Arlene Unger, Ph.D.

 

This week, Breakthrough provider and author, Arlene Unger, shares Part 1 of her series on internet counseling in the new millennium. This week she helps us understand the recent studies on the effectiveness of video counseling and also clarifies who is a great candidate for online therapy.

Web, internet, cyber, or online therapy is rapidly catching up to face-to-face (F2F) sessions in popularity and utility. A recent University of Zurich study showed that an internet-based Cognitive Behavioral Therapy (CBT) model using written tasks was about equal to F2F therapy when both sets of patients went through a series of eight sessions; both were around 50% effective and the online therapy group actually had slightly higher satisfaction ratings. Each therapy reduced the effects of depression, but over the long haul subjects were found to fare about 15% better with online therapy.

At the end of the treatment, no more depression could be diagnosed in 53 percent of the patients who underwent Online-therapy—compared to 50 percent for face-to-face therapy.” Perhaps what’s more interesting though is what happened after the sessions. Three months later, depression continued to decline in individuals of both groups, but 15 percent more of the Cyber-therapy group saw improvement.Source

Online therapy is not without its problems. It’s easy to misinterpret a sentence during chat or email sessions. Also, during “real time” video conferencing sessions, facial expressions may not be easy to “read” because the computer may mask a certain degree of facial/body cues, vocal intonation and timing.

Online sessions can be a technological challenge, at first, for novices – both computer and online therapy novices.

An additional problem is proper pre-screening and authentication of the identity of the “client” by the online platform provider. And, then there is the matter of The Health Insurance Portability and Accountability Act of 1996 (HIPAA) privacy..

Since I began using online therapy in 2001 I have witnessed how email therapy has replaced the telephone, chat has replaced email, video chat has replaced chat and, now, virtual worlds are replacing video chat. So, today, as long as you have a computer, microphone, ear buds, and a webcam you have what you need for an interactive therapy session (i.e., equipment embedded in most smart phones).

However, not all software systems are safe to use. For example, Skype is neither HIPAA compliant nor completely secure, nor is regular email, so it’s best to find a service that has its own secure video conferencing technology like Breakthrough Behavioral www.breakthrough.com. Breakthrough’s technology is easy to use. I tell all my prospective Breakthrough clients that I can guide them through the registration and scheduling processes, and the website has its own method for testing the adequacy of computer equipment.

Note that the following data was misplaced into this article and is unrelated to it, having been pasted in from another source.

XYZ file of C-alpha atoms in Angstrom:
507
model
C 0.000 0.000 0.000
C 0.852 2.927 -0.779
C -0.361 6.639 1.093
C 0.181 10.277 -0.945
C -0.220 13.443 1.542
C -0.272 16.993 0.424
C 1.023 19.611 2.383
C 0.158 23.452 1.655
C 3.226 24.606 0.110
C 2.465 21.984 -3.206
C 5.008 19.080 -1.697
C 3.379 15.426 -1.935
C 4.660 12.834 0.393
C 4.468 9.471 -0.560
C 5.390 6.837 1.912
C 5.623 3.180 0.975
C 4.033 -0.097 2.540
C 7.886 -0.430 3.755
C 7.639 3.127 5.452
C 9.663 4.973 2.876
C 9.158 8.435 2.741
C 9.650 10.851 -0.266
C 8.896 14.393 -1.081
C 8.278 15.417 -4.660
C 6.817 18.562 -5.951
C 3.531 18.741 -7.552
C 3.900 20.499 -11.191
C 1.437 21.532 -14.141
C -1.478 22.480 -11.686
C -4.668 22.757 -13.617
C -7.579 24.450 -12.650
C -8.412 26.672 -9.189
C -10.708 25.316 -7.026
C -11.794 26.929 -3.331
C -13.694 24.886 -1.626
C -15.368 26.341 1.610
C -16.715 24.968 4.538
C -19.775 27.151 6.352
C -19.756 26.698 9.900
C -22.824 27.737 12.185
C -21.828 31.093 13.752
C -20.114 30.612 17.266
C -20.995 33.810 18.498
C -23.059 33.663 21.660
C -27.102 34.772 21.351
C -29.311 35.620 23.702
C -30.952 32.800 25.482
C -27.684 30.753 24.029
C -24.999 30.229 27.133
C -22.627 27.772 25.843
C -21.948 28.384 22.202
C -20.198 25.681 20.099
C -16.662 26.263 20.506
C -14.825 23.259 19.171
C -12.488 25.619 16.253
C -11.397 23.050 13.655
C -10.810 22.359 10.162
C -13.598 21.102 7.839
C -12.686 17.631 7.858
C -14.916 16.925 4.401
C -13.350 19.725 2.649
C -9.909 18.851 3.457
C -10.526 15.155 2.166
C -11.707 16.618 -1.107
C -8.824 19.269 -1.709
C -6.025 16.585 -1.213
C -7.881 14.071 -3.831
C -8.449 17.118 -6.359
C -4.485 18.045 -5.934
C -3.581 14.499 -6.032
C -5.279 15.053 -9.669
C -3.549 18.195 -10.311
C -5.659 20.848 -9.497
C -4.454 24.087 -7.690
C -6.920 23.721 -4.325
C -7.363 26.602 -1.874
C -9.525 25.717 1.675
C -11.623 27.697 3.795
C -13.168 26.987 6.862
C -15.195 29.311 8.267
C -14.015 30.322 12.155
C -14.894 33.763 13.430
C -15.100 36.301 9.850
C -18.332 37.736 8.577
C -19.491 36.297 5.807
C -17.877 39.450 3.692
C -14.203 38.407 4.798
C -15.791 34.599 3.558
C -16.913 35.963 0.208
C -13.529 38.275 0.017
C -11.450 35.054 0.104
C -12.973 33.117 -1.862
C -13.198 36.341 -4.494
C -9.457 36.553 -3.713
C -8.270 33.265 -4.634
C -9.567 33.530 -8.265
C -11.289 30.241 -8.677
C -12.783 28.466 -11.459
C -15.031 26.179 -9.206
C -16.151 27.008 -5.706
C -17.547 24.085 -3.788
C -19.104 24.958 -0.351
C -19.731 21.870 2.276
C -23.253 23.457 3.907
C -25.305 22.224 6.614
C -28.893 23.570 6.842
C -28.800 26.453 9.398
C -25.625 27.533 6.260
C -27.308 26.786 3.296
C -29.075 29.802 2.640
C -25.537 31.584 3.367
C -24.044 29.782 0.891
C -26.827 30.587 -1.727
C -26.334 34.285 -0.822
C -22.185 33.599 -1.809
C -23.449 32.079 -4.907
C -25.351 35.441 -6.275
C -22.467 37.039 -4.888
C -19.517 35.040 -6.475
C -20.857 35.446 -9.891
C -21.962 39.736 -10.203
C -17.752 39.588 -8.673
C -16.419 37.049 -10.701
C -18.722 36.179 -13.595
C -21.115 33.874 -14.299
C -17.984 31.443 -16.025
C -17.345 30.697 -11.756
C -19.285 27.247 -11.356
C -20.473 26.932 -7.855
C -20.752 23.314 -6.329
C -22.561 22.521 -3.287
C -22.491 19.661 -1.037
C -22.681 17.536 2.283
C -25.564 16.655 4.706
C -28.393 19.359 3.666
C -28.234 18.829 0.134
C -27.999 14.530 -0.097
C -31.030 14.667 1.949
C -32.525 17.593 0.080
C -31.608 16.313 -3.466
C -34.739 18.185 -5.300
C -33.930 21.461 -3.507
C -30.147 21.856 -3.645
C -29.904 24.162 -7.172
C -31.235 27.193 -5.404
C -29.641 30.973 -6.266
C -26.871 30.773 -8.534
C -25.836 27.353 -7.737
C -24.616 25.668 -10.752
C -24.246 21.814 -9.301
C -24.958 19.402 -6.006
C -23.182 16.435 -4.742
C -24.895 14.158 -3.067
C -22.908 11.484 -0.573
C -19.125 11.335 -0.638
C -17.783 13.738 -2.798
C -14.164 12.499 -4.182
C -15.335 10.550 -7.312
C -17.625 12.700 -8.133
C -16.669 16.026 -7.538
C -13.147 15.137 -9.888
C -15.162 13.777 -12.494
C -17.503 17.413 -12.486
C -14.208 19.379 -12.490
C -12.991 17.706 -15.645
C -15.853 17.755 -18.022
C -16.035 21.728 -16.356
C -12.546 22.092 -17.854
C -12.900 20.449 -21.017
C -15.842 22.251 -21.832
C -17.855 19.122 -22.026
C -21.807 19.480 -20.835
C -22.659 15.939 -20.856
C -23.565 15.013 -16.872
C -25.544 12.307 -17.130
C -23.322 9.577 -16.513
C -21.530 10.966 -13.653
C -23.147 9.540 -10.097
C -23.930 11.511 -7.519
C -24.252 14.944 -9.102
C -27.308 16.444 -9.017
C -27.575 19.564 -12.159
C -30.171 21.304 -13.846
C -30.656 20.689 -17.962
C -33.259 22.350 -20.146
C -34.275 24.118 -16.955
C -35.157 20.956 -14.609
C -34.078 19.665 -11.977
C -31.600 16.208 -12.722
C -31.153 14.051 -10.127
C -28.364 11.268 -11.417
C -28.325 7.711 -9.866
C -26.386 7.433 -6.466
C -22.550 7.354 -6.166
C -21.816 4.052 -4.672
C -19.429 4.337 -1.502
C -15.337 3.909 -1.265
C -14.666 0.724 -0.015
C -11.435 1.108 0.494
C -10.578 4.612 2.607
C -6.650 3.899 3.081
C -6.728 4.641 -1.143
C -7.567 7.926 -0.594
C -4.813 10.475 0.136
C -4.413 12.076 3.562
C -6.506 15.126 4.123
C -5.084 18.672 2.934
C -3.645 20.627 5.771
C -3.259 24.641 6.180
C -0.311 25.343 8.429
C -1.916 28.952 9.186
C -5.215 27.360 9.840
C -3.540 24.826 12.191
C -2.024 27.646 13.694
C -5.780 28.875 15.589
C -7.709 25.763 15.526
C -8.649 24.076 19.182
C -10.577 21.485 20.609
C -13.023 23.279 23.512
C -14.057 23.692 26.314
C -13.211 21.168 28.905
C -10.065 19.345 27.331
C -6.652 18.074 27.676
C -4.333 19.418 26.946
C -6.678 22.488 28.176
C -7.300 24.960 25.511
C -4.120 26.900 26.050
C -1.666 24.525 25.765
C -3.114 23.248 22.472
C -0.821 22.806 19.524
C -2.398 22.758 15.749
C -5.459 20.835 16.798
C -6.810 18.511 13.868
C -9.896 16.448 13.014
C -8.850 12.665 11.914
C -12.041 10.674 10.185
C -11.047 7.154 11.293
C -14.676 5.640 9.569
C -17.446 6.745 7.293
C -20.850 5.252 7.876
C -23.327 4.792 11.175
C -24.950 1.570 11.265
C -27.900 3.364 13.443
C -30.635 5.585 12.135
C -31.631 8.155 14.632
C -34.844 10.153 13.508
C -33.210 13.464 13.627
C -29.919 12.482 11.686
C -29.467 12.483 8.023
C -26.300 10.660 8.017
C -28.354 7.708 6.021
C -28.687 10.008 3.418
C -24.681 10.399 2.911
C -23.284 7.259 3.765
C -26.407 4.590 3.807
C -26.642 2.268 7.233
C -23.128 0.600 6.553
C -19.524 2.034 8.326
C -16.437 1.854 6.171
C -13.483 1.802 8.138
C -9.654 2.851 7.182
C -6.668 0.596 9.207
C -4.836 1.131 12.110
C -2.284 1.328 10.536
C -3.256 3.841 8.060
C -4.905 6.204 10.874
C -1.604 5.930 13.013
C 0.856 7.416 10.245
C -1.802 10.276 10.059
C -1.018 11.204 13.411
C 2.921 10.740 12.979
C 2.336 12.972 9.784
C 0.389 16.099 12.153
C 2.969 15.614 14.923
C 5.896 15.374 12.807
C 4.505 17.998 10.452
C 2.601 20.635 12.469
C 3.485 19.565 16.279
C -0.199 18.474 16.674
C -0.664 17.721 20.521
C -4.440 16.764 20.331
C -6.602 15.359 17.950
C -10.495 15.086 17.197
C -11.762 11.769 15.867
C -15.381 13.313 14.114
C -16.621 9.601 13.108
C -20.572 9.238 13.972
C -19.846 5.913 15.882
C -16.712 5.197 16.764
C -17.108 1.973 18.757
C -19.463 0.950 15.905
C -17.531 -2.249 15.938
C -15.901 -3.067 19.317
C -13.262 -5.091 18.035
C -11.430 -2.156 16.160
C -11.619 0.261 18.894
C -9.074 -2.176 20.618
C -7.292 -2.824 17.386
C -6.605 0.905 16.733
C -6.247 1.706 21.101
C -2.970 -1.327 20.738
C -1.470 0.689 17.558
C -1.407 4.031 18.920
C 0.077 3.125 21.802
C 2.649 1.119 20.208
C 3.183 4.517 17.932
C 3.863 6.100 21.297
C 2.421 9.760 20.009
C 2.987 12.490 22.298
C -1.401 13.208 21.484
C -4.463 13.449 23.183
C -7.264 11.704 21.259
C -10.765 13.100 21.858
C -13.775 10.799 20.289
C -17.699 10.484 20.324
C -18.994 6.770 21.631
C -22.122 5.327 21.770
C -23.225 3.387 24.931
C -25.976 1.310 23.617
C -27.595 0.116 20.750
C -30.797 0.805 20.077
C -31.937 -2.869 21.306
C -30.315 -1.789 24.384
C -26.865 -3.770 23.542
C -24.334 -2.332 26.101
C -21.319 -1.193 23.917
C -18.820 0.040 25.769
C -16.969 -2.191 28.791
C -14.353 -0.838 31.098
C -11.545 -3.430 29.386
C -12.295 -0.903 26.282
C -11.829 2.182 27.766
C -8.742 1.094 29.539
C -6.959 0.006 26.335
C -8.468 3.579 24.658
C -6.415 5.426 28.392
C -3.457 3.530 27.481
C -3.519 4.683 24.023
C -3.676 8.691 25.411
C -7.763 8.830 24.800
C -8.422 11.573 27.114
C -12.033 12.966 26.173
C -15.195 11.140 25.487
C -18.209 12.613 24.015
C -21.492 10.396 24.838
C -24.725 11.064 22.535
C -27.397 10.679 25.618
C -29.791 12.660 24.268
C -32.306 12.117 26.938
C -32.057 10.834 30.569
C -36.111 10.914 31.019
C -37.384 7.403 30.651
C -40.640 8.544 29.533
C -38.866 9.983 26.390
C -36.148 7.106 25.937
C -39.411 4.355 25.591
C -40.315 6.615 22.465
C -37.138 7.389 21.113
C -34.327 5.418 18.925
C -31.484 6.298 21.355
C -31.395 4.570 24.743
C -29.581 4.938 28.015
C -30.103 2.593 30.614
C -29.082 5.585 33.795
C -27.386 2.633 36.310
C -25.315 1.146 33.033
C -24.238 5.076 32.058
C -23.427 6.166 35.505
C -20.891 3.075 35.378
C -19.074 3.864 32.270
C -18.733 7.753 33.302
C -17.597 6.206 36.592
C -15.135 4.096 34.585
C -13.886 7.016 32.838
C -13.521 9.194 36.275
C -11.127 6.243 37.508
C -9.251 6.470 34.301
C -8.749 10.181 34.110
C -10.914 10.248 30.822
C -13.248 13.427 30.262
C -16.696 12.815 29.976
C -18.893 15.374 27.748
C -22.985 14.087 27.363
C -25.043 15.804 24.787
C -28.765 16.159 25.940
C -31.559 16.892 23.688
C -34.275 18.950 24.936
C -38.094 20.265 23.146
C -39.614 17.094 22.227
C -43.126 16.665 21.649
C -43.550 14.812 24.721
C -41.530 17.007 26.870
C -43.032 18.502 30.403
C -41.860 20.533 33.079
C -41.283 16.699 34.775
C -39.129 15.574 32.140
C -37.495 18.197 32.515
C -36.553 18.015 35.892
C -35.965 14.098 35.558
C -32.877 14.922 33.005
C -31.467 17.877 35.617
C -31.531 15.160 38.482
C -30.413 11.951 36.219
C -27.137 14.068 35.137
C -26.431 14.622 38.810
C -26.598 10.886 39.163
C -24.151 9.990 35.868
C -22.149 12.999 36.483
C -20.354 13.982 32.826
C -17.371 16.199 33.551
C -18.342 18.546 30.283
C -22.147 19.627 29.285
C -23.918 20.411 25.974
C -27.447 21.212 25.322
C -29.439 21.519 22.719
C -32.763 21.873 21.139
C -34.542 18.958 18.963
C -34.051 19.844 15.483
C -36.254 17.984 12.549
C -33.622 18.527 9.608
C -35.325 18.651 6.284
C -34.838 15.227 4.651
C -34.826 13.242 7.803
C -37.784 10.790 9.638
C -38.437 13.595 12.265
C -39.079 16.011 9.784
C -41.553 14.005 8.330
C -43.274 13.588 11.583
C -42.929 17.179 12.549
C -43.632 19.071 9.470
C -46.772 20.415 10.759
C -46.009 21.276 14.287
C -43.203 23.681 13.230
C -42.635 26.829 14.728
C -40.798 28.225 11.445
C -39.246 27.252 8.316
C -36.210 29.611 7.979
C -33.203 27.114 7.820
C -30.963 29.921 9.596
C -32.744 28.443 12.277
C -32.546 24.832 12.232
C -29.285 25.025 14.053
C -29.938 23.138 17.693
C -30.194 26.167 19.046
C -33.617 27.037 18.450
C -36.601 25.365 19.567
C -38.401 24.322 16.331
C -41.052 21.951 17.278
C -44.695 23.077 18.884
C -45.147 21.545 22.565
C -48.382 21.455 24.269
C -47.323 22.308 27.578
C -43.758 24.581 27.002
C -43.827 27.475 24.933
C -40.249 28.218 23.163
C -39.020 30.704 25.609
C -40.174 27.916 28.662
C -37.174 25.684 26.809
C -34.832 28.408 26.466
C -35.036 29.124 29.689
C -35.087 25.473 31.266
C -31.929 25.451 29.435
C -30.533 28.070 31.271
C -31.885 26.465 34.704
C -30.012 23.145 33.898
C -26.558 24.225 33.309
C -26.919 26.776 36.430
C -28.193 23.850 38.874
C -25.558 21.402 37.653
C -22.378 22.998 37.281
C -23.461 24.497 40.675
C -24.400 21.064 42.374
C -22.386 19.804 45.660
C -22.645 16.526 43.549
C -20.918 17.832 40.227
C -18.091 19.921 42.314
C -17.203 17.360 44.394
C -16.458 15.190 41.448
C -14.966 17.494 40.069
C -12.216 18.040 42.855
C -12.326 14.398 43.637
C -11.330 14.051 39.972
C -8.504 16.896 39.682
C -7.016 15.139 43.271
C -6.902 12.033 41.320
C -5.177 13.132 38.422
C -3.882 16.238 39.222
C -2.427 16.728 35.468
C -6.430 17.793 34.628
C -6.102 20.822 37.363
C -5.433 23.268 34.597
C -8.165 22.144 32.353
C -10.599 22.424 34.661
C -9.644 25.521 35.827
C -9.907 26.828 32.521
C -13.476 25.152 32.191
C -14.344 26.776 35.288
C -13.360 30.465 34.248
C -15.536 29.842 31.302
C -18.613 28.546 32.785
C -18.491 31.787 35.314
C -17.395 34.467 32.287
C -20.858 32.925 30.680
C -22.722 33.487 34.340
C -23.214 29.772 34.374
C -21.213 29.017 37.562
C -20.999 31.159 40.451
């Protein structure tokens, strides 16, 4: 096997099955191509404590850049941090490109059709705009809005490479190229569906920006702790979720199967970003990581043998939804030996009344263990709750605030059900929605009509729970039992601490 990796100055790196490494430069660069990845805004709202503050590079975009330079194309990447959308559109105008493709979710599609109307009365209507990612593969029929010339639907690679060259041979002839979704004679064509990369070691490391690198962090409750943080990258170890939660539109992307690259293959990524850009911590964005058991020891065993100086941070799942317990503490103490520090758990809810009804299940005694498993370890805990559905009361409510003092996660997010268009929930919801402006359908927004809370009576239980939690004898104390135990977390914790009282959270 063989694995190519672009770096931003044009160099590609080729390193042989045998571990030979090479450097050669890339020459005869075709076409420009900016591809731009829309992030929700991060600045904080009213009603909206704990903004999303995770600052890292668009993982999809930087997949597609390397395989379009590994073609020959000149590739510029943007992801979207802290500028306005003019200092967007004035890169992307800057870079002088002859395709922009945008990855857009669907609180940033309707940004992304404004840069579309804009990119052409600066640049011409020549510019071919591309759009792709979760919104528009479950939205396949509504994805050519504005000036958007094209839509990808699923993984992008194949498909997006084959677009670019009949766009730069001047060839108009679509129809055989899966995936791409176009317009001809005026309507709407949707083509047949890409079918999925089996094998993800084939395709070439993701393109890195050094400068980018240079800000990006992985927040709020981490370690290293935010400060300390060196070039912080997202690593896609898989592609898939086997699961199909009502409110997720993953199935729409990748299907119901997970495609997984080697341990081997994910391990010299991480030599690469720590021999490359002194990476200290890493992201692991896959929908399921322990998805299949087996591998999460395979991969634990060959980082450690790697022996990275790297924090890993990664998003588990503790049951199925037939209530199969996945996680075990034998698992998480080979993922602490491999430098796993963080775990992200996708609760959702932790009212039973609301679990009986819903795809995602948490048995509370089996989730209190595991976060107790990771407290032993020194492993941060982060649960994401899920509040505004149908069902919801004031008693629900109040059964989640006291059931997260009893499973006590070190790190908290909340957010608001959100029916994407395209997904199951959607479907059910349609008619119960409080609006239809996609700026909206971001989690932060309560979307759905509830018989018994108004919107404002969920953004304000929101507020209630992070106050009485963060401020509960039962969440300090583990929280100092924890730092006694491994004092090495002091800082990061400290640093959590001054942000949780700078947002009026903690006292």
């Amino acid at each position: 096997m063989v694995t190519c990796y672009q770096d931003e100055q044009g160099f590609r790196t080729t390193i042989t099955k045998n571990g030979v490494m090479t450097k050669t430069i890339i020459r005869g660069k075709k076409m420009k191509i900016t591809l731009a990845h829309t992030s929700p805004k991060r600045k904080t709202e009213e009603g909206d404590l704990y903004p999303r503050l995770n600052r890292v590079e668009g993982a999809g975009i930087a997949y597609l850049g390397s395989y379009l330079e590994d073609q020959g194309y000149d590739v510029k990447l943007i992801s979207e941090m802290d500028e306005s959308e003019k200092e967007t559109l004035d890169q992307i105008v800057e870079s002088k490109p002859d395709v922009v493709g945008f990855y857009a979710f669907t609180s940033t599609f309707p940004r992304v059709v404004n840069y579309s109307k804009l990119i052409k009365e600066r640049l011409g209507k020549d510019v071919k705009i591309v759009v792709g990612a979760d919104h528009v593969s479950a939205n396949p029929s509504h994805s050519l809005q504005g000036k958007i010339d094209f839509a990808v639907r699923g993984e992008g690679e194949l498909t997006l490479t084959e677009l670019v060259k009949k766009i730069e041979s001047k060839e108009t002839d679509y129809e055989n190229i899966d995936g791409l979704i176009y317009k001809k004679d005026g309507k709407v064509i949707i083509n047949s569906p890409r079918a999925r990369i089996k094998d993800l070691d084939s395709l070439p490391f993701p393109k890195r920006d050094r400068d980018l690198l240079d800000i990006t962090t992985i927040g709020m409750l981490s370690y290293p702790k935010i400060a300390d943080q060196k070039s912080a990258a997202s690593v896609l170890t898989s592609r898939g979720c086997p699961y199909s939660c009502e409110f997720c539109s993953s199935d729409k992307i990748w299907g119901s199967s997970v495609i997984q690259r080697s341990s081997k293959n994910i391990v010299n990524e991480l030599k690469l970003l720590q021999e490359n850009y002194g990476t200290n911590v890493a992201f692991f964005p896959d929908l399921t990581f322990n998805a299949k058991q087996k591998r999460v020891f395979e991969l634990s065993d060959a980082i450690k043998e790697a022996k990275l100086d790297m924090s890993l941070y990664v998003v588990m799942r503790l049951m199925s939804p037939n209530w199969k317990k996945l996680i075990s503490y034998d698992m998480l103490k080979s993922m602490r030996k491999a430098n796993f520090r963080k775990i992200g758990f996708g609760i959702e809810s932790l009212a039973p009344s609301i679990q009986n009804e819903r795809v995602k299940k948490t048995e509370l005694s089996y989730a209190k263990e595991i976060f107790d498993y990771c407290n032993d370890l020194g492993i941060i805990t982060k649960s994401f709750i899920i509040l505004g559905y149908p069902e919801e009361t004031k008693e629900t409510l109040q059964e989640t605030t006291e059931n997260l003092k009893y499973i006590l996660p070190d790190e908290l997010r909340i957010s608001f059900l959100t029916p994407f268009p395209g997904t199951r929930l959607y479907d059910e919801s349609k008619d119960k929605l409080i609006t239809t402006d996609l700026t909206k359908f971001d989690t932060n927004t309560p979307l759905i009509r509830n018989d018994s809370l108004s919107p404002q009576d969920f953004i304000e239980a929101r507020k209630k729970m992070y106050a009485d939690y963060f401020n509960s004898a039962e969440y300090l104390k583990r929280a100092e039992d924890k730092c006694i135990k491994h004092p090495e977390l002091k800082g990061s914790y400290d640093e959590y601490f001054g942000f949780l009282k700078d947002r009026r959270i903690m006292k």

I have been doing online therapy/counseling/coaching for 12 years, and F2F therapy/counseling/coaching for 28 years. I have found that both are effective for different situations.

Online therapy is great with time limited concerns like trauma, depression, stress, anger, parenting, relationship issues and grief. Also, most of my online clients either have limited physical access or a lack of time. They are: serving in the military, shift workers, busy executives, stay-at-home moms, work-from-home employees, disabled individuals, or single parents, and so forth.

A great advantage for online therapy is that the client can be wherever it is convenient, and still be connected to a licensed behavioral health expert (licensed in their state of domicile). The therapist has the advantage of observing the client in the client’s comfortable and familiar surroundings, rather than in an impersonal office. The client may also have a written record of chat/email sessions to refer back to.

On the other hand, if clients have been diagnosed with serious mental issues like schizophrenia, major depression, or anorexia, they’re much more likely to benefit from traditional F2F counseling. This is especially true if they are in crisis or feeling suicidal. Meeting with a counselor in person, or going to the nearest emergency department would be the most appropriate choice.

Lastly, if the client doesn’t have privacy in their home/office, or can’t open up and be honest with an online therapist, meeting a therapist in person would be the best therapeutic option.

The use of online therapy has proliferated in recent years, and due it it’s clinical efficacy, is clearly here to stay.

My next blog will focus on the therapeutic techniques that I have found most amenable to online therapy.

Dr. Unger, a licensed psychologist, has a busy private clinical practice in Dana Point, CA.  Arlene offers clients F2F and internet counseling/coaching. She lives with her spouse, Stefan Unger, Ph.D., Photographer/Web Designer of 34 years. They are blessed with 2 successful adult children and 2 grandchildren.  Arlene believes that no one gets through life unscathed and everyone from time to time needs a counselor/coach to help move toward positive change. Using a combination of neuroscience, mindfulness and CBT, Arlene has helped people with depressive, anxiety, anger, addiction, eating, pain, personal trauma and relationship issues. She is completing her second book on Mindfulness. Her first book is “Presence of Mind – Mindful Affirmations.”  Check out the scores of articles Arlene has authored listed on the Resources page on her website http://www.drarleneunger.com.

Advertisements